It can come from anywhere -- out of the blue -- though I suspect it appears more when you're actively looking for it. Today, it was in the words of Annie Dillard, whose lovely sentences made my stomach muscles hurt from the not-breathing. Other times it will be something else -- a picture of one niece's impossibly-long eyelashes resting on the curve of her cheek, or the moment when my other niece buries her tiny round head right in the baby-sized hollow where my neck and shoulder meet. Or hearing a piece of music that takes an emotion I have felt, or that I have known others to have felt, and pulls a tune from that emotion, taking a shapeless cloud of feeling and forming it into a note-picture that is visible, recognisable. Or I will be sitting in the sun with people I love and for the merest instant I see my life from a distance. I see it for the story that it is, for the movie that I get to watch as I live it, and I realise how good things are even in the brief upsets, how golden the moments are between the challenges and the small heartbreaks.
LM Montgomery's Emily (of New Moon) talked of this thing she called The Flash. CS Lewis borrowed a word from the Germans, Sehnsucht. And I wonder if they were both speaking of the same experience. When I think of Emily's "flash", I think of how, occasionally, we have these brief moments when suddenly the ridiculous constraints of time and gravity and history open up for the merest slit and we get to see past it all into something beyond, something that -- even though it's unfamiliar -- we seem to recognise. And Sehnsucht, well it can be translated as a yearning or a craving, even an intense missing -- whether or not we know what it is that we miss. For me, it's a great and irreconcilable clash of satisfaction and longing. In one moment it heals and hurts. My heart is full, yet hungry.
In a way, it reminds me of inspiration. Inspiration is a gift and a beauty in and of itself, but it is not satisfied to simply be. It wants to move, and it will not be happy until it goes somewhere, until it works itself out in some kind of art. And when I say that Sehnsucht -- that longing for a far-off country we know but can't quite pinpoint -- is irreconcilable, I only mean that in the sense that we are hemmed in on all sides by finiteness. Once we're freed from those constraints, once we're out in the broad infinity, everything is turned loose to find its reconciliation. It will all make sense in the Someday.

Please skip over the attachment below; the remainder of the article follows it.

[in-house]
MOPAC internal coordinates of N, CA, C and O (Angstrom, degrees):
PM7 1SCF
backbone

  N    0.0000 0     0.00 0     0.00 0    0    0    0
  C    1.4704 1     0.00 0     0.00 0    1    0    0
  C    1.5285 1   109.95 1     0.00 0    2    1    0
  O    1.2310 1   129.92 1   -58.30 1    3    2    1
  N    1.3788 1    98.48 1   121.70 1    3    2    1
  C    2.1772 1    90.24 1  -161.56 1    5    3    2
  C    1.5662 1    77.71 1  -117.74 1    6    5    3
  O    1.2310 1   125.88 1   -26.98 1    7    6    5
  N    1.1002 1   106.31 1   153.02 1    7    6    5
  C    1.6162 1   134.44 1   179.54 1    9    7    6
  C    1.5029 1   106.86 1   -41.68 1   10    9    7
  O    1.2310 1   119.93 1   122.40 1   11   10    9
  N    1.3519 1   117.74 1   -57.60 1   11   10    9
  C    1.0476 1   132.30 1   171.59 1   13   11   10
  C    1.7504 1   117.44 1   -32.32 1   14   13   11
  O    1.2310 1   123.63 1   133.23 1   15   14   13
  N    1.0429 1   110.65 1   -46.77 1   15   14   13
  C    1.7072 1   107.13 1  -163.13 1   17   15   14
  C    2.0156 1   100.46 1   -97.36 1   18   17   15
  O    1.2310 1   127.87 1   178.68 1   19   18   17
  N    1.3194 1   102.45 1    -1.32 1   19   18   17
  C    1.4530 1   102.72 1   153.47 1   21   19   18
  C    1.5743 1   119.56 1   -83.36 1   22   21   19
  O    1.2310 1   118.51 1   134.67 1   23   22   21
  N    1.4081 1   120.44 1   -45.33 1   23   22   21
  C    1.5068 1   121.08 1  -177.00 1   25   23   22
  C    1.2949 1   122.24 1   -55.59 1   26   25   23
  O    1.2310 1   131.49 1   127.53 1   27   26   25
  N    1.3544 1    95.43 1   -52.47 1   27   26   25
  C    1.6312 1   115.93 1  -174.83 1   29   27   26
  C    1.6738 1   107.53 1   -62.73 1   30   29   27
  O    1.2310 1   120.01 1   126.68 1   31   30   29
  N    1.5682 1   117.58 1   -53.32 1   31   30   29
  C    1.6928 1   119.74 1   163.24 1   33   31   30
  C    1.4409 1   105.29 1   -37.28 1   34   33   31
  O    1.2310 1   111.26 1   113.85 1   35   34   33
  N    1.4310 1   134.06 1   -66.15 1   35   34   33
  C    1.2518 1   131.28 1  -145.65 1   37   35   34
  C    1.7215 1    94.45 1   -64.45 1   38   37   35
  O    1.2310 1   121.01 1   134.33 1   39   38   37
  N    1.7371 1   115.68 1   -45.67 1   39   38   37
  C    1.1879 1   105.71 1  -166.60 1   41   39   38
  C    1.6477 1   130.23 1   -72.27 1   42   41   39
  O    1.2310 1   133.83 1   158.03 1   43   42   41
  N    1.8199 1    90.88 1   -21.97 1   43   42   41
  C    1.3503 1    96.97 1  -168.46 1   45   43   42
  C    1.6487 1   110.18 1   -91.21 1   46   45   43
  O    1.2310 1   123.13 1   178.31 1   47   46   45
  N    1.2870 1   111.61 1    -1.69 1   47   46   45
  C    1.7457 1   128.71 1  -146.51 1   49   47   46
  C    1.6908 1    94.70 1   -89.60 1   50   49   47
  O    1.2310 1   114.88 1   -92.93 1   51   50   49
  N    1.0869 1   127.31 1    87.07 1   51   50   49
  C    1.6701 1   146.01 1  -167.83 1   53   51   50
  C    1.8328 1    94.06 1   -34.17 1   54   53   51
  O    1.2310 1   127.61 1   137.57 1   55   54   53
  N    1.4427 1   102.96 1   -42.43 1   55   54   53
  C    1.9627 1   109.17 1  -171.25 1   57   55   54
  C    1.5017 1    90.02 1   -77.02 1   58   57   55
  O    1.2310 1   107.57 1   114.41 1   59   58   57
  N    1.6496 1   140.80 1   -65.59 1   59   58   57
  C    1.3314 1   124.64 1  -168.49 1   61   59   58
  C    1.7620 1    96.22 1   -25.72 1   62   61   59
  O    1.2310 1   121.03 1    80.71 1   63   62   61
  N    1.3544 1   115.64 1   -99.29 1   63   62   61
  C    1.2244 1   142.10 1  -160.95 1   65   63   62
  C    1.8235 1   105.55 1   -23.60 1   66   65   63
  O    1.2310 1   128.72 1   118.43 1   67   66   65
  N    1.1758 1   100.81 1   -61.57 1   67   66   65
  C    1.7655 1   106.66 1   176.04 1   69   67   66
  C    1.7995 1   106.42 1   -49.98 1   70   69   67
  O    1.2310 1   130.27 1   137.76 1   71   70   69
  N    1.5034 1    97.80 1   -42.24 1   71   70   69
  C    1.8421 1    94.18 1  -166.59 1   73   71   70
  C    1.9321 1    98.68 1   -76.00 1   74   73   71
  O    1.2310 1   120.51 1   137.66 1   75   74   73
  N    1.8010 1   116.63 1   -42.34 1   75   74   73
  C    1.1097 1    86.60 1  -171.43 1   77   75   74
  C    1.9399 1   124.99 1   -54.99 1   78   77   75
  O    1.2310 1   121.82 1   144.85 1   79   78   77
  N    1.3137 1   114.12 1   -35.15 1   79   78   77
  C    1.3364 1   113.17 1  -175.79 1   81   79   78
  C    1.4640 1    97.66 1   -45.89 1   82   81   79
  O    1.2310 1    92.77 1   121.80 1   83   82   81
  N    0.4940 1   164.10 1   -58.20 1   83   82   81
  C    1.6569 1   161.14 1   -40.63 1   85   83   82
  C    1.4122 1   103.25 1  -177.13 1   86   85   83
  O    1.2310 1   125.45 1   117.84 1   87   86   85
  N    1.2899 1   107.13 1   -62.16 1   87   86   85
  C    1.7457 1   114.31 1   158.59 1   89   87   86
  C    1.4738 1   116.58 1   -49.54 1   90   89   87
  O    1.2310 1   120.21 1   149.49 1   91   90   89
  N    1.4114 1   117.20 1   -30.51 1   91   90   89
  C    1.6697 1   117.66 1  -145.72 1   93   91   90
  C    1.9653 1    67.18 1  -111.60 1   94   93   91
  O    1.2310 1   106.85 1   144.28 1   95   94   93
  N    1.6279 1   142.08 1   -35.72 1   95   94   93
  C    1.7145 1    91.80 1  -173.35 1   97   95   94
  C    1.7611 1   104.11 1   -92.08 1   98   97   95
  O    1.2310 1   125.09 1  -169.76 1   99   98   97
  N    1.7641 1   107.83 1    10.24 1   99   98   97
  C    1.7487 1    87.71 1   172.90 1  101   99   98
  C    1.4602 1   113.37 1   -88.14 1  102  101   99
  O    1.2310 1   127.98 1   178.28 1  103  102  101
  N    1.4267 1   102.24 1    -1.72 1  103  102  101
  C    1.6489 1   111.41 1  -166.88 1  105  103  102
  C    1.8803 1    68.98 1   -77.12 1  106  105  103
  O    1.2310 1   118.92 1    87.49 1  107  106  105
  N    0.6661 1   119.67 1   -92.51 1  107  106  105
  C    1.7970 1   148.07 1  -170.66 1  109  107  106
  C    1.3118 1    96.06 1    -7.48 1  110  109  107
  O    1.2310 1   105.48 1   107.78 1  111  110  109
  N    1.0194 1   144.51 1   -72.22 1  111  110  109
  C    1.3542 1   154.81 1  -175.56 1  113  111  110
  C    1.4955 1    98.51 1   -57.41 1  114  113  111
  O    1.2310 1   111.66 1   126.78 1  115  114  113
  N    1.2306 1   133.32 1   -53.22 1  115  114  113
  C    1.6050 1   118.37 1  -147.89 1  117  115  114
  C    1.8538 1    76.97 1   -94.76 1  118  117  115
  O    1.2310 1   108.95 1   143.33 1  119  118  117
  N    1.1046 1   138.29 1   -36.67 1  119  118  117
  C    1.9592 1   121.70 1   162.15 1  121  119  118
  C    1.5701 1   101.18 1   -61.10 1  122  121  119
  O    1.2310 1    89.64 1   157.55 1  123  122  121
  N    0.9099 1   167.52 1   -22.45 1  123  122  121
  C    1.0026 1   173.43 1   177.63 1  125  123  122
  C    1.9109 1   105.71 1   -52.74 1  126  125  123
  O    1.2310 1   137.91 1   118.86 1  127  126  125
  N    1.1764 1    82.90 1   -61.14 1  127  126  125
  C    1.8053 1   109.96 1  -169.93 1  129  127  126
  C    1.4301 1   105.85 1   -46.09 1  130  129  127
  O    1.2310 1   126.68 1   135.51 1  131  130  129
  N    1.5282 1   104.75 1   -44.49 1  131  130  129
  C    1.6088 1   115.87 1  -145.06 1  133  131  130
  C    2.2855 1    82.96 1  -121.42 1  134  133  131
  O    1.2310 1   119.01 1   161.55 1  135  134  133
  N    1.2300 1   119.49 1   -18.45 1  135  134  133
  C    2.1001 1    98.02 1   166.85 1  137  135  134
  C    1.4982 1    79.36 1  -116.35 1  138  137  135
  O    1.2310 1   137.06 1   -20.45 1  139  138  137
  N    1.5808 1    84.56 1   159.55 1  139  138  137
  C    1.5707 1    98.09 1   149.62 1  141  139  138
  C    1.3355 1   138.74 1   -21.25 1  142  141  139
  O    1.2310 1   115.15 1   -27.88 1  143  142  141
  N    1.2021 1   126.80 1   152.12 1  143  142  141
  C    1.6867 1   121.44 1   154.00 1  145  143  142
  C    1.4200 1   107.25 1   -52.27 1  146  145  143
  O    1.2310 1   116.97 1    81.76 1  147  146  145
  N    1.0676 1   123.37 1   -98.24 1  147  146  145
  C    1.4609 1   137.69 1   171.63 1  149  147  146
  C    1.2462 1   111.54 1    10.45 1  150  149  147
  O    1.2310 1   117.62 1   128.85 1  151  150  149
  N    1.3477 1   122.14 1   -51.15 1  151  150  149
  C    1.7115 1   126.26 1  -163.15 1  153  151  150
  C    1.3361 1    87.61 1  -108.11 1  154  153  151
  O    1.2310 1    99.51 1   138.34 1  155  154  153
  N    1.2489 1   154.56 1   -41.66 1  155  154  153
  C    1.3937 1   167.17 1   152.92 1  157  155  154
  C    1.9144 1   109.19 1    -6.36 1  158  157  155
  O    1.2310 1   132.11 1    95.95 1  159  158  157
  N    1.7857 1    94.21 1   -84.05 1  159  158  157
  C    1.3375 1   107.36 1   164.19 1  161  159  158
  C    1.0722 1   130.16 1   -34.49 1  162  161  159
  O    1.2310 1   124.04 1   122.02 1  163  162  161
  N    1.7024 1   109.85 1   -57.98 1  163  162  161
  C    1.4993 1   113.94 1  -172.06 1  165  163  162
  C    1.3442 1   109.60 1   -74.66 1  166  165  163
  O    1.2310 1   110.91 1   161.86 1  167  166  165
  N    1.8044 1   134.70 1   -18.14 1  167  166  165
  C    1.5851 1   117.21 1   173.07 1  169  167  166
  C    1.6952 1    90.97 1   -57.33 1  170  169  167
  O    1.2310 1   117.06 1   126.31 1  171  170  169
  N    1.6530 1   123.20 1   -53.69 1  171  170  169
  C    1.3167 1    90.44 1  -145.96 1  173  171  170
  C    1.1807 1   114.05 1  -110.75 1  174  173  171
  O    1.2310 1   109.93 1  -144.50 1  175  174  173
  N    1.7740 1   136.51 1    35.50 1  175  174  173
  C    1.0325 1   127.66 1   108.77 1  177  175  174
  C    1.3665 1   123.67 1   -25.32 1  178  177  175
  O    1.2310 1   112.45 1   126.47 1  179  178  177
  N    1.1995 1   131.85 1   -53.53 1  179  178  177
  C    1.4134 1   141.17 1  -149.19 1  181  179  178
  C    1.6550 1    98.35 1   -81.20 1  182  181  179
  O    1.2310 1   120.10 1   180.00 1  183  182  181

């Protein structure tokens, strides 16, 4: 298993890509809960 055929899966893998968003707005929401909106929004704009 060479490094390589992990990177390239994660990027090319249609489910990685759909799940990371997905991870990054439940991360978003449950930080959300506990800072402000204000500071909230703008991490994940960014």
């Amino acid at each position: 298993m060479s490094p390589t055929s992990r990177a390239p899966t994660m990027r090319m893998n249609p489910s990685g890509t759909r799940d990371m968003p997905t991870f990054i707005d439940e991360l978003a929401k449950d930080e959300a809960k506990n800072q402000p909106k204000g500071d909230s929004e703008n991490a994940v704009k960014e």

For now, though, we watch. And if we are startled by a thrilling and unexpected glimpse of what Annie Dillard calls 'the corner where eternity clips time', so much the better -- because then we remember. This life is not all there is. To steal the words of another: we were meant to live for so much more.
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Carla and Alastair -- YAY first and beloved commenter! I love you, and I love that you love me in spite of my overthinkyness. And no, while I might feel shy leading up to a visit if it's ages since I've seen you, I could never be shy with you in real life. You are almost family!
Meaghan -- random fact #14: I learnt any awesomeness from you.
Charis -- thank you for persisting with commenting even though the internet is convinced you are a cyborg. Please don't terminate me. Is it weird that I am sort of happy that there is another person out there like me whose special talent is nervousness? I feel your pain and yet I love that I've got a buddy in this odd affliction! Ooh, I love quippy and fast humour, too (THE WEST WING!) and I hate watching others' awkwardness in real life. I can only handle it if I know it's made up.
Andrea -- you should know by now I like quirky, conventionally daggy things, right? :D
Sarah -- aw, it's tough when you have big assignments all due at once! I hope you come through it unscathed! And I still haven't posted your questions and my answers, but it's on my bloggy to-do list :)
livingintheshadowlands -- if Atticus Finch was a living, breathing, non-fictional man, I might even propose to him.
Laura Elizabeth -- YAY you actually get this! Somehow, talking about what you'll be given after a grandparent passes away seems so morbid and -- yes -- mercenary, but in actuality it turns out to be quite natural and even funny :D. PS. I loved seeing Avengers with you yesterday. It feels like ages ago already, though, because it's been a really busy 24 hours. Boo to time passing too fast!
Jess Axelby -- so if we ever get a little hangout together again, Office marathon y/y?
Elizabeth in Alaska -- thank you, dear friend! x